I came in late to this story, having joined after the Cadence acquisition. But I did give up a very good position in another company to do so. And after two years of hard work, like most of you, I received a Golden Ticket out the door as a thank you for my hard work. What is most annoying are the memories of the back-biting, blaming-gaming, sales staff manipulation and outright treachery of members of the staff, the sort of politics that are so very East Coast in style. This real culture clash is a major reason why so many of us are "gone" and so many of the politically savvy are still working at Cadence.

That you, Dade, bear no ill will is a testament to your good nature. I'm not that forgiving or noble a person.

Anonymous said...

Dade, the story of OrCAD is a good one, and a very educational one that does merit examination. IPO #1, management buyout, IPO #2 which you refer to, followed by acquisition. The culture, formed consciously by the management and the staff, was unique and powerful. In retrospect we would have ridden out the downturn of 2001-02 and even 2008 to the present pretty darn well with technology, price, and excellent management and a loyal, dedicated, and talented workforce. Such speculation is useless, however. In my view, our investors were not satisfied with our dominant market position in the low end of the market, and our relatively modest (for a tech stock) but still meaningful profitability. So, we sold. My only regret is that more of us did not recognize how special it was at the time. But, I draw satisfaction from the knowledge that many people did recognize this. I hope all of you are well.
- Greg Thomas (find me on LinkedIn)
OrCAD 1996-1999
Cadence 1999-2002

Jeff Irwin said...

Who are you calling Dawg?

I agree that the culture at OrCAD was like none other that I have known. It was special in a way that isn't easily found.

What I remember best are the special relationships. Not only were we coworkers, but good friends. We did so many activities together outside of work (some of which are best left unmensioned). Oh, and who can forget basketball with the Boz!?!?

Steve Werner said...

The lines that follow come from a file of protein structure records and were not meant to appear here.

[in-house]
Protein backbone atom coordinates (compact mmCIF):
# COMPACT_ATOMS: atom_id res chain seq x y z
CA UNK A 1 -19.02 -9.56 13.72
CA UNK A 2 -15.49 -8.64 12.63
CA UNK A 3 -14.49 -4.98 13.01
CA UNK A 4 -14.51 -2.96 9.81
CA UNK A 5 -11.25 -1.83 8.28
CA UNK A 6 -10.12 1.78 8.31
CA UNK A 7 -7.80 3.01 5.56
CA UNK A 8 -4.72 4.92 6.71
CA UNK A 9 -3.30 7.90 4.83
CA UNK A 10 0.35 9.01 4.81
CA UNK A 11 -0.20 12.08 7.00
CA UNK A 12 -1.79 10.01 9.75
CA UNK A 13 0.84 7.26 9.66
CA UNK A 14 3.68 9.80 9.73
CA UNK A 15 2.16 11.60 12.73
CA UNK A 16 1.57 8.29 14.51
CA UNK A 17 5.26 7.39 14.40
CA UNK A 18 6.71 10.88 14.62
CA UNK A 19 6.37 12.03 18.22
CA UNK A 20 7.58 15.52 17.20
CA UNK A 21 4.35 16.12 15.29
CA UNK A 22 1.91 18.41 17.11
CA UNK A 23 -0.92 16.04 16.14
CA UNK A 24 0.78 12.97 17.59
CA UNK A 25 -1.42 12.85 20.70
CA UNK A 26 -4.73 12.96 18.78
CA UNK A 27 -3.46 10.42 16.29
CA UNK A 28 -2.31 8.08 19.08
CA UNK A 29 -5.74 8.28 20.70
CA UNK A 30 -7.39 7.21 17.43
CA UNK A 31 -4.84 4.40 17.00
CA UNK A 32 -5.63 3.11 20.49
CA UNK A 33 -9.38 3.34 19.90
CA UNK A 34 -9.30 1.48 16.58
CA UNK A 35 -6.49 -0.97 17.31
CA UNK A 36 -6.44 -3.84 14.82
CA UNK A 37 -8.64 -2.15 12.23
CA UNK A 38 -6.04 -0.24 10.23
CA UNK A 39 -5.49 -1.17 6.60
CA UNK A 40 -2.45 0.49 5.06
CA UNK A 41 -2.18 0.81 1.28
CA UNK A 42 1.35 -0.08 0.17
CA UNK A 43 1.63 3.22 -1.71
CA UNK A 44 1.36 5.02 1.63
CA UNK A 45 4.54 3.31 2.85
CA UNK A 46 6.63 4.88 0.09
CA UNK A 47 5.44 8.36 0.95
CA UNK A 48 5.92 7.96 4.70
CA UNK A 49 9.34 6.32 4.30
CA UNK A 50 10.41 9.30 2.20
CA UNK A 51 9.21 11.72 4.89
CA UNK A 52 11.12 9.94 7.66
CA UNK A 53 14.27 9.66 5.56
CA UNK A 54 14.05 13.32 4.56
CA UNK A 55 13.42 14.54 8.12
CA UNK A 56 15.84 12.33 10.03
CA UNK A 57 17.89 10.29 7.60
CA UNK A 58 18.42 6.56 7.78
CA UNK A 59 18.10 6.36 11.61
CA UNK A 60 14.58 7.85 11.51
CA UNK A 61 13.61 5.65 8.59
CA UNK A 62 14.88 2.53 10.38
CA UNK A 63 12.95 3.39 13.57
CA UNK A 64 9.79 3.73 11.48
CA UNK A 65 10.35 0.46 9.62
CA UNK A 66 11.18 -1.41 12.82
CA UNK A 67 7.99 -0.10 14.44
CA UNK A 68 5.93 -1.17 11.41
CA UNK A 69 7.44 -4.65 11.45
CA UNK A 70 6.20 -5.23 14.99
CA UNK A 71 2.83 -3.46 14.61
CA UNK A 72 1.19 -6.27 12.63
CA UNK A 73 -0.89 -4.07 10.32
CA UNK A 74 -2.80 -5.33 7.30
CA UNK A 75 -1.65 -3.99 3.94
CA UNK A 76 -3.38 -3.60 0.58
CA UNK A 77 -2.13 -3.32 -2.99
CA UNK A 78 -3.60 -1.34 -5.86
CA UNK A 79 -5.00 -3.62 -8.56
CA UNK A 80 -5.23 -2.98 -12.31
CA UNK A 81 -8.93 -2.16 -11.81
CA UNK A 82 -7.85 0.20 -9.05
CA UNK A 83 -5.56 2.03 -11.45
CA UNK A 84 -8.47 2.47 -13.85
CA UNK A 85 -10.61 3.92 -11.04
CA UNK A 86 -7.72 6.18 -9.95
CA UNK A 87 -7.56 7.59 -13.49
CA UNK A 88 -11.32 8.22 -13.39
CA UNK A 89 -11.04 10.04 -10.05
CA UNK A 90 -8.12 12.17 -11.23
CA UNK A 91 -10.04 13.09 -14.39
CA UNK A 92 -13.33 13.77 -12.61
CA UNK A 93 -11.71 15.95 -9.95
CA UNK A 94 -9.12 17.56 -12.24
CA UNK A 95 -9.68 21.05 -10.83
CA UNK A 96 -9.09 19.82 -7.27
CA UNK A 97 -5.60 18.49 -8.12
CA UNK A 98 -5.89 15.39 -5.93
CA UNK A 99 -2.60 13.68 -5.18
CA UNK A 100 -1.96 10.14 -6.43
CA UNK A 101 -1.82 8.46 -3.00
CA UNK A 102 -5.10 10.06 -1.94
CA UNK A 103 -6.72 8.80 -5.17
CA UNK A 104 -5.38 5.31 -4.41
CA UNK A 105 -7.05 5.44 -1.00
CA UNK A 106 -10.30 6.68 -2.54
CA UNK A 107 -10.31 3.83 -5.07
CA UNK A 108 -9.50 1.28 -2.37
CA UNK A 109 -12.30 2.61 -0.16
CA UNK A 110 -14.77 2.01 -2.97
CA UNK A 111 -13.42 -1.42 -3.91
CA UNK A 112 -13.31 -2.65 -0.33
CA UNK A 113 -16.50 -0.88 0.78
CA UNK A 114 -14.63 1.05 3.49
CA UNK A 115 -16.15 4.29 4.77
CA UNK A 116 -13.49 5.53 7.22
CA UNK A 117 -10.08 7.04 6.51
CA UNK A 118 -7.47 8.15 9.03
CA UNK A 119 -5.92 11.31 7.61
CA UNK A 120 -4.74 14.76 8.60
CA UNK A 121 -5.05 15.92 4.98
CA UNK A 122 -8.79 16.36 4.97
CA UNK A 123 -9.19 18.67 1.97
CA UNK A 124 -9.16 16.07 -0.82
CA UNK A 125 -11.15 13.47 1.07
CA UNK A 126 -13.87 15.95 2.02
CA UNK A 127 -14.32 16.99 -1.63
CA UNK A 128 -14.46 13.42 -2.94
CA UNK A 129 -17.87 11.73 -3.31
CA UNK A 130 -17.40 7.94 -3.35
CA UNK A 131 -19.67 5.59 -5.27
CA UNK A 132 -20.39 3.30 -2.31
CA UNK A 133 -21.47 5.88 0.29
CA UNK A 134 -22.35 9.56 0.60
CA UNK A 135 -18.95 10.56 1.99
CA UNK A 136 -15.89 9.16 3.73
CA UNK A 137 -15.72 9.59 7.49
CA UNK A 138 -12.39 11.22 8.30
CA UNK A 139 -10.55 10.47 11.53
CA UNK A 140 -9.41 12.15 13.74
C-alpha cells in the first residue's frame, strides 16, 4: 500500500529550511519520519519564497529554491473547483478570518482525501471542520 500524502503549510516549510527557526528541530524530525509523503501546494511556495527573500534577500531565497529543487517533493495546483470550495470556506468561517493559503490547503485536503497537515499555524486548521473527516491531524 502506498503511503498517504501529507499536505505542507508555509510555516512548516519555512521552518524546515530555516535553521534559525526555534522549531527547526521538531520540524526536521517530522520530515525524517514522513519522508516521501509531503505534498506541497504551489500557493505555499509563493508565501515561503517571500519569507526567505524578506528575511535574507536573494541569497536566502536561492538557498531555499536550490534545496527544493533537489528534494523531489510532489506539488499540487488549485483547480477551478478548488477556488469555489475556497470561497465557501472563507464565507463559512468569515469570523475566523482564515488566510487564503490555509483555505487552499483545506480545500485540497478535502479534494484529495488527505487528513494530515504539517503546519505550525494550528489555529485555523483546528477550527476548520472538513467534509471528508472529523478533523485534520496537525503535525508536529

Thanks, Dade, for recounting the experience. It was a special time of energy, commitment, and cooperation.

If you are still feeling nostalgic, you may wish to continue the trip down memory lane at

Unknown said...

Thanks Dade. The OrCAD experience was special. Greg's comment is so true, most people didn't fully appreciate what we had until you didn't have it any longer.

I think we all strive to replicate that experience wherever we go.

I am looking forward to our paths crossing again.


Unknown said...

Excellent way to remember OrCAD. There was nothing like those little startups of the '80s and '90s. I had a similar wonderful experience at startup Metheus (circa 1983-86) before the '80s recession got us. The time I was at OrCAD was equally great, and I still believe the second worst thing that can happen is IPO, the worst is acquisition. I think the picture was slightly before my time, but I remember with fondness so many in that picture. Thanks for the walk down memory lane Dade.
Sue Bartlett

Anonymous said...

Deborah Sturm - Sales
That is really great Dade. When I refer to this time in my professional life I look back in fondness and remember how up front Mike Bosworth was about the business and his role in it. He was a great leader. Haven't worked for such a good man since then........

Jeff said...

Who are you calling Dawg?

I agree that the culture at OrCAD was like none other that I have known. It was special in a way that isn't easily found.

What I remember best are the special relationships. Not only were we coworkers, but good friends. We did so many activities together outside of work (some of which are best left unmensioned). Oh, and who can forget basketball with the Boz!?!?

John Hughes said...

You wrote it well Dade. There will never be another OrCAD in my opinion. At least I don't think I will ever work anywhere as "magical" as OrCAD.